Full Text Available Acute compartment syndrome (ACS is an orthopedic emergency condition, which is rarely attributed to burns. It occurs when pressure in an enclosed space rises to a point where it reduces blood flow and impairs tissue perfusion. Its consequences often lead to ischemia and possible necrosis within that space. Until now, the use of Doppler assessment to explore different types of compartment syndrome has yielded contradictory findings. Here, we present a significant increase of blood flow velocity in the arteries proximal to the burned area. Thus, the combination of Duplex ultrasound results with clinical findings will help vascular surgeons to make immediate decision to perform fasciotomy. Keywords: Compartment syndrome, Spectral Doppler

  13. CHRONIC COMPARTMENT SYNDROME OF LOWER LEG. AN UNUSUAL CASE IN NON ATHLETIC PATIENT.

    Directory of Open Access Journals (Sweden)

    Andrea Schiavone

    2016-10-01

    Full Text Available Chronic exertional anterior compartment syndrome is debilitating disease of lower limb. The clinical picture is characterised by limited symptomology at rest, pain during sporting activities, tumefaction and contractures of limb as well impotency by pain of the entire forefoot and hypoesthesia. Usually the most affected patients are athletes. We analyse a case of chronic post traumatic compartment syndrome of the anterior tibial muscle in an unsportsmanlike patient.

  14. Identification of Aircraft Hazards

    International Nuclear Information System (INIS)

    K. Ashley

    2006-01-01

    Aircraft hazards were determined to be potentially applicable to a repository at Yucca Mountain in ''Monitored Geological Repository External Events Hazards Screening Analysis'' (BSC 2005 [DIRS 174235], Section 6.4.1). That determination was conservatively based upon limited knowledge of flight data in the area of concern and upon crash data for aircraft of the type flying near Yucca Mountain. The purpose of this report is to identify specific aircraft hazards that may be applicable to a monitored geologic repository (MGR) at Yucca Mountain, using NUREG-0800, ''Standard Review Plan for the Review of Safety Analysis Reports for Nuclear Power Plants'' (NRC 1987 [DIRS 103124], Section 3.5.1.6), as guidance for the inclusion or exclusion of identified aircraft hazards. The intended use of this report is to provide inputs for further screening and analysis of identified aircraft hazards based upon the criteria that apply to Category 1 and Category 2 event sequence analyses as defined in 10 CFR 63.2 [DIRS 176544] (Section 4). The scope of this report includes the evaluation of military, private, and commercial use of airspace in the 100-mile regional setting of the repository at Yucca Mountain with the potential for reducing the regional setting to a more manageable size after consideration of applicable screening criteria (Section 7)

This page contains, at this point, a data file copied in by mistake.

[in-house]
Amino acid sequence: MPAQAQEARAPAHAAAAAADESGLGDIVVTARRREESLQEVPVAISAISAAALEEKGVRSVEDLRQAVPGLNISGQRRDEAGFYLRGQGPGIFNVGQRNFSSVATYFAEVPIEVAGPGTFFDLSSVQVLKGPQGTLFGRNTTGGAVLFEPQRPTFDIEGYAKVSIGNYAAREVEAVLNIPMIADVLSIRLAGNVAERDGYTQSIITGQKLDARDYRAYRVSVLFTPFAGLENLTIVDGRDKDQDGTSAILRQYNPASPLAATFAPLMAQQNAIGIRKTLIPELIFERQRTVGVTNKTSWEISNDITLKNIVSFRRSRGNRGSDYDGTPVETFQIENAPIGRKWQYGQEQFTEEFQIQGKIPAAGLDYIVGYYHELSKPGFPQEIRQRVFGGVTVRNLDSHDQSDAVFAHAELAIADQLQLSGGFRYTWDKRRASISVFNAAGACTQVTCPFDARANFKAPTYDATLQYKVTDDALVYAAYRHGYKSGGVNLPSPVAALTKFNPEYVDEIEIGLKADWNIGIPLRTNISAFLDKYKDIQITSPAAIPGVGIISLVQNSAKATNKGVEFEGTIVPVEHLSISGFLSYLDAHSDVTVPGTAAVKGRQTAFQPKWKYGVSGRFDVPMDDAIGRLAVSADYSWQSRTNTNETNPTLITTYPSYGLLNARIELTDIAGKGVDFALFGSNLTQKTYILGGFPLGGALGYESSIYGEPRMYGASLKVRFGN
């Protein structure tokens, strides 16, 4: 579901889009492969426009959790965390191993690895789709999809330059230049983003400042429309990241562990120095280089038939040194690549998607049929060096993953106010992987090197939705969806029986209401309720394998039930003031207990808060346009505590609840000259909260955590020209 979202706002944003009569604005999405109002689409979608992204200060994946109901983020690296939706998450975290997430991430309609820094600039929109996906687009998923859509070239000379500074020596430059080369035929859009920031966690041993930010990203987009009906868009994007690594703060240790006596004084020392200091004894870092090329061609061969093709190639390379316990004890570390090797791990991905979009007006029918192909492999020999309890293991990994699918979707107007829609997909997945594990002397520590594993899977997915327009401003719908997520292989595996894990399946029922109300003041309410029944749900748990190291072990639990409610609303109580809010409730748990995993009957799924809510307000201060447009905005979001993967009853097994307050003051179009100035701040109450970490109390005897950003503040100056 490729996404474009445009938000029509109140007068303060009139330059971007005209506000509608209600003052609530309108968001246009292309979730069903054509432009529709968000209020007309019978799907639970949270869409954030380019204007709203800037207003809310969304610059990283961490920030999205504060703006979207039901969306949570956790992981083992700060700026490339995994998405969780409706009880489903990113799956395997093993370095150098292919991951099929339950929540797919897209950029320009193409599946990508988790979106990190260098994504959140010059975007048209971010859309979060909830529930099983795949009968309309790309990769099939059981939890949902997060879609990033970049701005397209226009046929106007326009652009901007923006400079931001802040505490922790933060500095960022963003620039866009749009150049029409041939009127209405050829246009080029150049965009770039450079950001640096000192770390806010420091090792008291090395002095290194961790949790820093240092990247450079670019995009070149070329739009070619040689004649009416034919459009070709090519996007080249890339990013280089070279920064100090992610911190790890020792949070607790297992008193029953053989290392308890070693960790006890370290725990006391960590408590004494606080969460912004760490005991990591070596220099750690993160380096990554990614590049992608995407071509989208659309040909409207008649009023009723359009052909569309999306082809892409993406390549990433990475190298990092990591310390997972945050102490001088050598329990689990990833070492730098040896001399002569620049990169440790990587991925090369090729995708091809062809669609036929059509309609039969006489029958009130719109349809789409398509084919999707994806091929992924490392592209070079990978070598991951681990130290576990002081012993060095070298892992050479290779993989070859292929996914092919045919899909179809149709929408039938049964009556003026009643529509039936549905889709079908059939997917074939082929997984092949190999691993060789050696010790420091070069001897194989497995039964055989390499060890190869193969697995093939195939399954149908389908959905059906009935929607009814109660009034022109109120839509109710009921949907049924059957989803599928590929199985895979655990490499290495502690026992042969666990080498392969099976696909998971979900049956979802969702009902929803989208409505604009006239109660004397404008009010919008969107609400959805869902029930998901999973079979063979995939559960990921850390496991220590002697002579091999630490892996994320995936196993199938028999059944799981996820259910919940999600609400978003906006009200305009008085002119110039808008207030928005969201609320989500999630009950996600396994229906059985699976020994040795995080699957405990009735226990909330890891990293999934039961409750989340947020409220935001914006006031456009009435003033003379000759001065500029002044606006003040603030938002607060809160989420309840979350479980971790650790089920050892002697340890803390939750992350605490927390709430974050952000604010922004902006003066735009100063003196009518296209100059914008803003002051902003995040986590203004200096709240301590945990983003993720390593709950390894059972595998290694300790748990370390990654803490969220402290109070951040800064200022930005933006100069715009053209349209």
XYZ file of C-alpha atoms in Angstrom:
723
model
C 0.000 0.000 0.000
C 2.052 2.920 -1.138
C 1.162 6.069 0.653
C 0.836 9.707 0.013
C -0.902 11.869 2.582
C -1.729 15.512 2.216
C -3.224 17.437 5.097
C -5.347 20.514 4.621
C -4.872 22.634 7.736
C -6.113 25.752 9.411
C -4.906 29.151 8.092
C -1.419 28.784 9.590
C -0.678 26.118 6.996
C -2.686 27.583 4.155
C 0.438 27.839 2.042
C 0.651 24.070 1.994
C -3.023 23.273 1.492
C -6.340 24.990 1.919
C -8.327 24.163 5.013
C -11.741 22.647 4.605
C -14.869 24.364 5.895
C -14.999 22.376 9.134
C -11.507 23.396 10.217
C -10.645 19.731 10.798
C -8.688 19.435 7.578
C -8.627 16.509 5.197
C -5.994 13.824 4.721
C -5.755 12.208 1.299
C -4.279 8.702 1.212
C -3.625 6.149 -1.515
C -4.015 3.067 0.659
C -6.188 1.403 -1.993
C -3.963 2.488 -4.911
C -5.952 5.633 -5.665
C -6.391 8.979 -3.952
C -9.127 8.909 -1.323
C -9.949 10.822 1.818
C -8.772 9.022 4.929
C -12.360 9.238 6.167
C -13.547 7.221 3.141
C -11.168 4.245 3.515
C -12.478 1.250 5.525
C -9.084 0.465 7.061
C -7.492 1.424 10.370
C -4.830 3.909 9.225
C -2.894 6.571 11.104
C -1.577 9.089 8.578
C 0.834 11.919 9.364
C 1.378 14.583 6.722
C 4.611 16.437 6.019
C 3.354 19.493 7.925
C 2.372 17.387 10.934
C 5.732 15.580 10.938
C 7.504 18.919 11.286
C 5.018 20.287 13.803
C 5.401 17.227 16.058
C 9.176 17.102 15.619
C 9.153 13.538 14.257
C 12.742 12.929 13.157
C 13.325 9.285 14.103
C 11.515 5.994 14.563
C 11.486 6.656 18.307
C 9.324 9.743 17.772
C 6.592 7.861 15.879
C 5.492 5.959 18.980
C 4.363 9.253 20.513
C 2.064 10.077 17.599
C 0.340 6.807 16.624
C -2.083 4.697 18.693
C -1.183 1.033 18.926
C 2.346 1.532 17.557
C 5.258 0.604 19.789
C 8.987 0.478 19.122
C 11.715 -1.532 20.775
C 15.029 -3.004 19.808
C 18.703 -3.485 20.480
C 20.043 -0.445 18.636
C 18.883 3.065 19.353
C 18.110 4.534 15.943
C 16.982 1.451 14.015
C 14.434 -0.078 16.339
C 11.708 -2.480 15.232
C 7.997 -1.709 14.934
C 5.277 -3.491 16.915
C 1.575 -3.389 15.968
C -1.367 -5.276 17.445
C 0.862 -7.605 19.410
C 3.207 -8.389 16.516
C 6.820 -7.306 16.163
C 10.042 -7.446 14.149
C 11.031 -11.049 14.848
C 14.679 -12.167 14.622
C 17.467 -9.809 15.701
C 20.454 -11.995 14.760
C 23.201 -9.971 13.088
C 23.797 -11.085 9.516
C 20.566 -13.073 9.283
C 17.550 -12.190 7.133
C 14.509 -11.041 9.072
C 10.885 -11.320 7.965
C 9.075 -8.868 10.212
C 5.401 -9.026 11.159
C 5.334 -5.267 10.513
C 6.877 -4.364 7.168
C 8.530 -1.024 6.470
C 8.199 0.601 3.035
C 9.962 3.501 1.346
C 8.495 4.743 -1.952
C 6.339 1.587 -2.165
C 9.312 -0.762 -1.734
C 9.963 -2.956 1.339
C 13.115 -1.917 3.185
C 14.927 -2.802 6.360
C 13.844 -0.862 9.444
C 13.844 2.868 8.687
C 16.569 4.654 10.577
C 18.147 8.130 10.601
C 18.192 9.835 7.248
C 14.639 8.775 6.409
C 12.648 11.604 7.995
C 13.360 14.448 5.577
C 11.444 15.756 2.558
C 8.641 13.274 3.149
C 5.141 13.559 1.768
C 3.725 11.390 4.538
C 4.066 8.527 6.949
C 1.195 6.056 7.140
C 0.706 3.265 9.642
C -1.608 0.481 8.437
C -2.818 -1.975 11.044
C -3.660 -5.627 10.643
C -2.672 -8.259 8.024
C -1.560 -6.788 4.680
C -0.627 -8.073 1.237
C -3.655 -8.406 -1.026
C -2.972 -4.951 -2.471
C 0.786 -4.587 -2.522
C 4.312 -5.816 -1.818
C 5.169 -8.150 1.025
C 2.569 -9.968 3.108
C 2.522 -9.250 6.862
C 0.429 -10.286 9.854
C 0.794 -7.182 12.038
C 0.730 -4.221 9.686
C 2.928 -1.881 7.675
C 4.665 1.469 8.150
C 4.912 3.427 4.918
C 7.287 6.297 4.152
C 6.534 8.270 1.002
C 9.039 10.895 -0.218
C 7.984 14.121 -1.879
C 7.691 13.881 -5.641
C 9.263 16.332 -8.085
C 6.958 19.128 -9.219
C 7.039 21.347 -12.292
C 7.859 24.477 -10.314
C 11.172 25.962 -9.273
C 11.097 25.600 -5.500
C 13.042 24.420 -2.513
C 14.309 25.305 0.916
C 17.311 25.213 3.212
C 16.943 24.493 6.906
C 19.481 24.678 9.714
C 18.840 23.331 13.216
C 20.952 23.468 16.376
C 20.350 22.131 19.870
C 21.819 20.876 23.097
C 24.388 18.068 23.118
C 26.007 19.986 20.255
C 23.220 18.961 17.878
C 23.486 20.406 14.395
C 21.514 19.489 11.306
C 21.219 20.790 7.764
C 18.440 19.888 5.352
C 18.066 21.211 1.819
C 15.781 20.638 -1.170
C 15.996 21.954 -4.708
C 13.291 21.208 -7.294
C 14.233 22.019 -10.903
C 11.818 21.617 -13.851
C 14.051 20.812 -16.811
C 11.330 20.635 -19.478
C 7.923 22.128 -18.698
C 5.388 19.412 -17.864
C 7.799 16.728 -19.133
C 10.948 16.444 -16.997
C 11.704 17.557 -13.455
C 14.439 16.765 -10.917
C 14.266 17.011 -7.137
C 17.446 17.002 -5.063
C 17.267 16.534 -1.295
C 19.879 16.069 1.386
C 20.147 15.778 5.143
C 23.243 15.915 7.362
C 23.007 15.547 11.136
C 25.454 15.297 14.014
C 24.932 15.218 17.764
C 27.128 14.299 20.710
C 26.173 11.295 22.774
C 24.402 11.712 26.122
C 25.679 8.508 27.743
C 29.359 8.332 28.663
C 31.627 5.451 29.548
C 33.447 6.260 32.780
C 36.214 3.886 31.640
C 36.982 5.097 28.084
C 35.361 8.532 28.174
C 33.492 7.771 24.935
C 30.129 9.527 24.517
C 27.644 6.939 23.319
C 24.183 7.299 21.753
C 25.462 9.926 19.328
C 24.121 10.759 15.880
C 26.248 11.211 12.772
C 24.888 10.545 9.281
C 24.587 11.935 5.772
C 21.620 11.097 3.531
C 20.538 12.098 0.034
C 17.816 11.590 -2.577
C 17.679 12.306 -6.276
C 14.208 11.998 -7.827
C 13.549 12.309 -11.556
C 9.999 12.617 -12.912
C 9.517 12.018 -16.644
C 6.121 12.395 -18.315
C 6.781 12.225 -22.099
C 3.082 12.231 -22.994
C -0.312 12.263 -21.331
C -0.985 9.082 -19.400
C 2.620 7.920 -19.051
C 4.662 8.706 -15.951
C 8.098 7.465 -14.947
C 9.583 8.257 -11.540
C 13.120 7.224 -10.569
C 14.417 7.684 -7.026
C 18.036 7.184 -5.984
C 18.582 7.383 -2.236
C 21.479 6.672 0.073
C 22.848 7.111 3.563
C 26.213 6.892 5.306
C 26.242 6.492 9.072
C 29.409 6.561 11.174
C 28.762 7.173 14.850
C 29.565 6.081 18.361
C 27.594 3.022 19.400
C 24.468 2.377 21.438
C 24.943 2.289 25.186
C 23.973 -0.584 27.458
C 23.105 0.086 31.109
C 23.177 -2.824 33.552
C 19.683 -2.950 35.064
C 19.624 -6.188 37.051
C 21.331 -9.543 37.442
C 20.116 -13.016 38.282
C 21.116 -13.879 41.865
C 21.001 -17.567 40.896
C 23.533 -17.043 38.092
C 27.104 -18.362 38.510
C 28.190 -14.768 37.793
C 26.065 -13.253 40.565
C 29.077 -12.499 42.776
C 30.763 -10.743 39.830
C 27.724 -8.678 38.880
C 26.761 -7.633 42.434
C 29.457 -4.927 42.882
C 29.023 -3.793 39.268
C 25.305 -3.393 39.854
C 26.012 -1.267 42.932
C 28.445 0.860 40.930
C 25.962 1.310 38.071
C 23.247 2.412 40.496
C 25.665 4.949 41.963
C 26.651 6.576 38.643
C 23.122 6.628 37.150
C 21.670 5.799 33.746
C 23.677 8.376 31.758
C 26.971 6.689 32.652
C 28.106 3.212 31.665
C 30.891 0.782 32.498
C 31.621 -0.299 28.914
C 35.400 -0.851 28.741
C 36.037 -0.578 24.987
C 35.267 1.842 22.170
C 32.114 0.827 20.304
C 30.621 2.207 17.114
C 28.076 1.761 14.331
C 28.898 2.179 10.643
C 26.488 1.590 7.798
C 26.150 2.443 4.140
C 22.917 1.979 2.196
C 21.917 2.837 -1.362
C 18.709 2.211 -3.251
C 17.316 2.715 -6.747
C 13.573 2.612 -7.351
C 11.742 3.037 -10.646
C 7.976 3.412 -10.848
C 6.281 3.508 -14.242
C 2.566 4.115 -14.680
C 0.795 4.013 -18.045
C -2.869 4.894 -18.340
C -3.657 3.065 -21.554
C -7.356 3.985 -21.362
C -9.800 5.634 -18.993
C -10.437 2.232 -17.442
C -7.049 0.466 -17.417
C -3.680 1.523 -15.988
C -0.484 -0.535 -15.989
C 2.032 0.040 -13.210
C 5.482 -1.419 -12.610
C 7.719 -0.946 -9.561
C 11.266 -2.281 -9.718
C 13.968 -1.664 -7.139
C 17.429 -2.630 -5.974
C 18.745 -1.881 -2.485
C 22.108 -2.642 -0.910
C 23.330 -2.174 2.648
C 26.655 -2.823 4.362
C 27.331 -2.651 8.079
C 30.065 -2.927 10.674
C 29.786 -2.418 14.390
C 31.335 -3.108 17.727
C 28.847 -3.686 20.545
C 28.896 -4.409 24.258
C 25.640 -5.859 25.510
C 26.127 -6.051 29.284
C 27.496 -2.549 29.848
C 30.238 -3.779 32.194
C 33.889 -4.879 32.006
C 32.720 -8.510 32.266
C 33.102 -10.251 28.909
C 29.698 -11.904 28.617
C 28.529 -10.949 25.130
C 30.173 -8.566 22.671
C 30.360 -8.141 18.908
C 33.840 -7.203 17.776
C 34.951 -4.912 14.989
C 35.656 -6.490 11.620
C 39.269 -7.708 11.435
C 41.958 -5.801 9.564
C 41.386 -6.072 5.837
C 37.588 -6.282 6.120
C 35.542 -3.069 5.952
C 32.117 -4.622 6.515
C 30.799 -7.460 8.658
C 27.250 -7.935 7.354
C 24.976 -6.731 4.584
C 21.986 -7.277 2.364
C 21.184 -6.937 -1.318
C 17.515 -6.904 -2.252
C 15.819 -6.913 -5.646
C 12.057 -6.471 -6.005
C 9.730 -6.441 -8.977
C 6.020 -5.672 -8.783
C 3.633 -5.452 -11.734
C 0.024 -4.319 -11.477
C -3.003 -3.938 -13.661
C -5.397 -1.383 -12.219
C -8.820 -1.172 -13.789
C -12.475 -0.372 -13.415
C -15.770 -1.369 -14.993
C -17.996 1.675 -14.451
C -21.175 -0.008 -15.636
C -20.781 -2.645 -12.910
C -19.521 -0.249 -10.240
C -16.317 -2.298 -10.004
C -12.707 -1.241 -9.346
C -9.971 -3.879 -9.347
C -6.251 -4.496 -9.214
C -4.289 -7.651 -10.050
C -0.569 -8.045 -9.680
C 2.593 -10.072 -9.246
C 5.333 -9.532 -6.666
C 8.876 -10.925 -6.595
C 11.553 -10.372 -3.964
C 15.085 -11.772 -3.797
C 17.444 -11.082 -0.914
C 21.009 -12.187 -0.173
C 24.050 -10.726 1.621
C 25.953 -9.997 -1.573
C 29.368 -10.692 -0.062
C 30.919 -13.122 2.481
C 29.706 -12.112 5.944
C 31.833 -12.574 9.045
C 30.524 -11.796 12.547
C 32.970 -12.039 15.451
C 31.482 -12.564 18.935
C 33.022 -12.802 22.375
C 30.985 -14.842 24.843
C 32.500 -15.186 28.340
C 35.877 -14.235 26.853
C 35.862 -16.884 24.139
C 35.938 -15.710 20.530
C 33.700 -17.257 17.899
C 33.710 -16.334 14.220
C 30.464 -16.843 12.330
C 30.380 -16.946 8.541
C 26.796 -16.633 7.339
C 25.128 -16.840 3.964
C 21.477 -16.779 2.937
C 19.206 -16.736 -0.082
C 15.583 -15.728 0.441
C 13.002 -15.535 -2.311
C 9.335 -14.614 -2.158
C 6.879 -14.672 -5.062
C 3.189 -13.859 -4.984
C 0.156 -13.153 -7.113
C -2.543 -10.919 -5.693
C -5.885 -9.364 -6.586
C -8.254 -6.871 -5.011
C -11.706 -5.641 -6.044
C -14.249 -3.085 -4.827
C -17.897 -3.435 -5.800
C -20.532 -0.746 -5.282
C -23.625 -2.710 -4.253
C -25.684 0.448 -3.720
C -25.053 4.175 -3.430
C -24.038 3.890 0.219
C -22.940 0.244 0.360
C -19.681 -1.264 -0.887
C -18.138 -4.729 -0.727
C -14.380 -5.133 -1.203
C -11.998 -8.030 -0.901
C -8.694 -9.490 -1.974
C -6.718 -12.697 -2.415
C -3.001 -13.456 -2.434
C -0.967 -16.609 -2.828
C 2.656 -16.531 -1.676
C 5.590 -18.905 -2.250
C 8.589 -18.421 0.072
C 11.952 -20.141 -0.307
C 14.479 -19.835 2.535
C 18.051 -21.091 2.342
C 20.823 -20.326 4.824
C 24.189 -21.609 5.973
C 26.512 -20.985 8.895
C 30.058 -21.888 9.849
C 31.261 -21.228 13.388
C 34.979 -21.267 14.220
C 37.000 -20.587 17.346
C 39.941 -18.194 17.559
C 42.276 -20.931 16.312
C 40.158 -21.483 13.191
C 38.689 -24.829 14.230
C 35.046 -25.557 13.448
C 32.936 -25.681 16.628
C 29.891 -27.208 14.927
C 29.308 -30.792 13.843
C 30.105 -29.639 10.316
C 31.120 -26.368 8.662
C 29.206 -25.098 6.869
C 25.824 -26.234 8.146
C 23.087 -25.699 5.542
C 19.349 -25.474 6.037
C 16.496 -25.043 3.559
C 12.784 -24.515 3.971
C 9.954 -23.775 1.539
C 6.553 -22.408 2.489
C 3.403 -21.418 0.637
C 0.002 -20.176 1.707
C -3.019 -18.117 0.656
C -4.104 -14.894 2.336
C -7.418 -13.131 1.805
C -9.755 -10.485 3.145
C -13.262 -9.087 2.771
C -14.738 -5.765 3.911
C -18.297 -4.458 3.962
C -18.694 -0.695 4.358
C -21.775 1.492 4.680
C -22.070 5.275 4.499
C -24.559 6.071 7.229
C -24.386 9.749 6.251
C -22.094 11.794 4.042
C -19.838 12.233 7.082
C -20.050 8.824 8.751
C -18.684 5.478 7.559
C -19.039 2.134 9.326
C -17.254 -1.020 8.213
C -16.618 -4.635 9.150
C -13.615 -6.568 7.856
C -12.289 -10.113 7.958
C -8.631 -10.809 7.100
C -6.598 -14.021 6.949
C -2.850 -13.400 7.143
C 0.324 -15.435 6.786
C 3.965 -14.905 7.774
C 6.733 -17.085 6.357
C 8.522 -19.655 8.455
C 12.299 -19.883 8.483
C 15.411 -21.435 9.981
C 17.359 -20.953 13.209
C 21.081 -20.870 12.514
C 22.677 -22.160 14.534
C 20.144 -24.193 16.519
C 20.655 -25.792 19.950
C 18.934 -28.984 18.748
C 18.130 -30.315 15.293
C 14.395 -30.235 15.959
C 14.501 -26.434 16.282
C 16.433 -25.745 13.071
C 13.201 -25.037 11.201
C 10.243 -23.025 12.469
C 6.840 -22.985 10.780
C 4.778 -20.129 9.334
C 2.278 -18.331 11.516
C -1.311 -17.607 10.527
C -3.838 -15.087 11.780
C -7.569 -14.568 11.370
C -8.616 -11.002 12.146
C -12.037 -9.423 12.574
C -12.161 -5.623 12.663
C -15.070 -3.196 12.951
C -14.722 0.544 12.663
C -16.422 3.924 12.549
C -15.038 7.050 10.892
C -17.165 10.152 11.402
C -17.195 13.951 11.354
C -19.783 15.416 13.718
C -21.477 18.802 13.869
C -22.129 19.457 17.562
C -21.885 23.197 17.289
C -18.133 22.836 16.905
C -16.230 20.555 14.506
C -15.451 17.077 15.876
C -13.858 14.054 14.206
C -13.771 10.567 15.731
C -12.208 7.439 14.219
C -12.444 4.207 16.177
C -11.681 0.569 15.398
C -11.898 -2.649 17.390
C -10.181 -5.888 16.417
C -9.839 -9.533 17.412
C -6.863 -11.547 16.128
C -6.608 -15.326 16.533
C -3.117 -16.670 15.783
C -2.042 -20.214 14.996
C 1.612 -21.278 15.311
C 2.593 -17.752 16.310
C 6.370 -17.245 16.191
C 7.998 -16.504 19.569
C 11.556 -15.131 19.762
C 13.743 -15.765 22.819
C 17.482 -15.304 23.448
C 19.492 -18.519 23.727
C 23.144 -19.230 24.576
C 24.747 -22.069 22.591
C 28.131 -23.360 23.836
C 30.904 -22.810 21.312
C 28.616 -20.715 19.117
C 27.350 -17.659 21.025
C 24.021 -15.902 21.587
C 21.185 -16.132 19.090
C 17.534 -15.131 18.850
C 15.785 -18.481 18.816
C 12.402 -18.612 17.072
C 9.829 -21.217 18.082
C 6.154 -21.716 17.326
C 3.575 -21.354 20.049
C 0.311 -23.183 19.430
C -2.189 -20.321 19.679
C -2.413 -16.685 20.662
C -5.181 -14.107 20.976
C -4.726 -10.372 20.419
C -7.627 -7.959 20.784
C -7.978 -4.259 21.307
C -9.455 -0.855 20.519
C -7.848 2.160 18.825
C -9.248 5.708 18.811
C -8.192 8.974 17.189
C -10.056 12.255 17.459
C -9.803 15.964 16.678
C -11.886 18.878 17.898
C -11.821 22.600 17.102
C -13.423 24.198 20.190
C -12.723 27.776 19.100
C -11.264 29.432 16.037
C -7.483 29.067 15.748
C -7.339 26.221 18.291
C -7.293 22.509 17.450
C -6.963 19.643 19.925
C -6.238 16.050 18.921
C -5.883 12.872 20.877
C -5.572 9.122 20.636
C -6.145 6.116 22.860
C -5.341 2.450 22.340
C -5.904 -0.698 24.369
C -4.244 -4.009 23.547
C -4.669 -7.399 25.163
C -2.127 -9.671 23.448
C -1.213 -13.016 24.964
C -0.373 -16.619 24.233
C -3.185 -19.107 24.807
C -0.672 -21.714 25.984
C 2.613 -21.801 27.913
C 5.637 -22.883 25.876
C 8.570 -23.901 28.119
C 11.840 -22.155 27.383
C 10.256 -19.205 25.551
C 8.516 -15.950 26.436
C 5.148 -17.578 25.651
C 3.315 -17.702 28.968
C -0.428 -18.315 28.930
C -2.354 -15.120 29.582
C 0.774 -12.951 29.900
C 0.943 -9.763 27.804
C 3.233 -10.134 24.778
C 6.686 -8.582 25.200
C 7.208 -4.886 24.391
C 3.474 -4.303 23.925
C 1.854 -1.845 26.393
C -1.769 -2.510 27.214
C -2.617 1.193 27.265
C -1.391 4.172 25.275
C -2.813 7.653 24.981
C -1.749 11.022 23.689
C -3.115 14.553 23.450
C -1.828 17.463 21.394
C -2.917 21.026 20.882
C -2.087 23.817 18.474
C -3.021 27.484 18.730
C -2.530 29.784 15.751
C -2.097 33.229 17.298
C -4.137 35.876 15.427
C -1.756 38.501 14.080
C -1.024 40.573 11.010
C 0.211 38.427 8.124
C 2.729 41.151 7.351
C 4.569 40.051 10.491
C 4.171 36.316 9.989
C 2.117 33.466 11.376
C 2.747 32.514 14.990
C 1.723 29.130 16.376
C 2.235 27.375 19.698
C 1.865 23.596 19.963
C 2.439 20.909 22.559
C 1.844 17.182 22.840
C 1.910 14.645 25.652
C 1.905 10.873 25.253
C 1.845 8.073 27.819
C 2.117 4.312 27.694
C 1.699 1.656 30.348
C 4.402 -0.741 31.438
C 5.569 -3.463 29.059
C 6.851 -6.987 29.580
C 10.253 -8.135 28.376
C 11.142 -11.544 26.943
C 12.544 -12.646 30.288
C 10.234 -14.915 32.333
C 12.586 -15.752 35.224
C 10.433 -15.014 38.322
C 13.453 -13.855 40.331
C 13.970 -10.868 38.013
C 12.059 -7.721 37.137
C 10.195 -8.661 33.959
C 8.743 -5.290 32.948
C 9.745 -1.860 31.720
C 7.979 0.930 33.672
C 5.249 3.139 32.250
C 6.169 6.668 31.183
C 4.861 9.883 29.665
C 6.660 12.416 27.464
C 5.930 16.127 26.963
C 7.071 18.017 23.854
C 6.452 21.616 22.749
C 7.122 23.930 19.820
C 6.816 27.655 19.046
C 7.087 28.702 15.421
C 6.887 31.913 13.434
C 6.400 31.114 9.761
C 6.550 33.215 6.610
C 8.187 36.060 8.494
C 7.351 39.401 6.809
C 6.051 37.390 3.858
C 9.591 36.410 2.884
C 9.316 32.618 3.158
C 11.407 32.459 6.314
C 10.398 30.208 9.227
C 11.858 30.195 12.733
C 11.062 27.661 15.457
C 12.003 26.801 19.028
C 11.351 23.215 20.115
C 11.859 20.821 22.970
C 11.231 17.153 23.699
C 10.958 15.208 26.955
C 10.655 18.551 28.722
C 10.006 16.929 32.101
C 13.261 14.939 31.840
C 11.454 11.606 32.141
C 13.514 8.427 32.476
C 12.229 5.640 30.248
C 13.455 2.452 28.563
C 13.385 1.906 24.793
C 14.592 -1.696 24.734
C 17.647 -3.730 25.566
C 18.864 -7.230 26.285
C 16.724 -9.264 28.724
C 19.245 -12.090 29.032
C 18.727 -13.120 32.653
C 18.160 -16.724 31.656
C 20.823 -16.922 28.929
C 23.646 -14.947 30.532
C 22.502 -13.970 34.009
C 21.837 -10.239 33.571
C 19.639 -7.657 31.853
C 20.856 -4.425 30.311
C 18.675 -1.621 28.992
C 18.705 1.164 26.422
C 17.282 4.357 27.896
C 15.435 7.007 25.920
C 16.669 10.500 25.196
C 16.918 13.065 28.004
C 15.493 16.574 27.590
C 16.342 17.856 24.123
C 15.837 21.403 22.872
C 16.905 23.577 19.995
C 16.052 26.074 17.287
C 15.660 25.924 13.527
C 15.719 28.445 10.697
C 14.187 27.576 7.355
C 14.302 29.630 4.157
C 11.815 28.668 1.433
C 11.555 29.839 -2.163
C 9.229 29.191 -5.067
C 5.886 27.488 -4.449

15. 14 CFR 49.11 - FAA Aircraft Registry.

    Science.gov (United States)

    2010-01-01

    ... 14 Aeronautics and Space 1 2010-01-01 2010-01-01 false FAA Aircraft Registry. 49.11 Section 49.11... AIRCRAFT TITLES AND SECURITY DOCUMENTS General § 49.11 FAA Aircraft Registry. To be eligible for recording, a conveyance must be mailed to the FAA Aircraft Registry, Department of Transportation, Post Office...

  16. Annoyance by aircraft noise and fear of overflying aircraft in relation to attitudes toward the environment and community

    Science.gov (United States)

    Loeb, M.; Moran, S. V.

    1977-01-01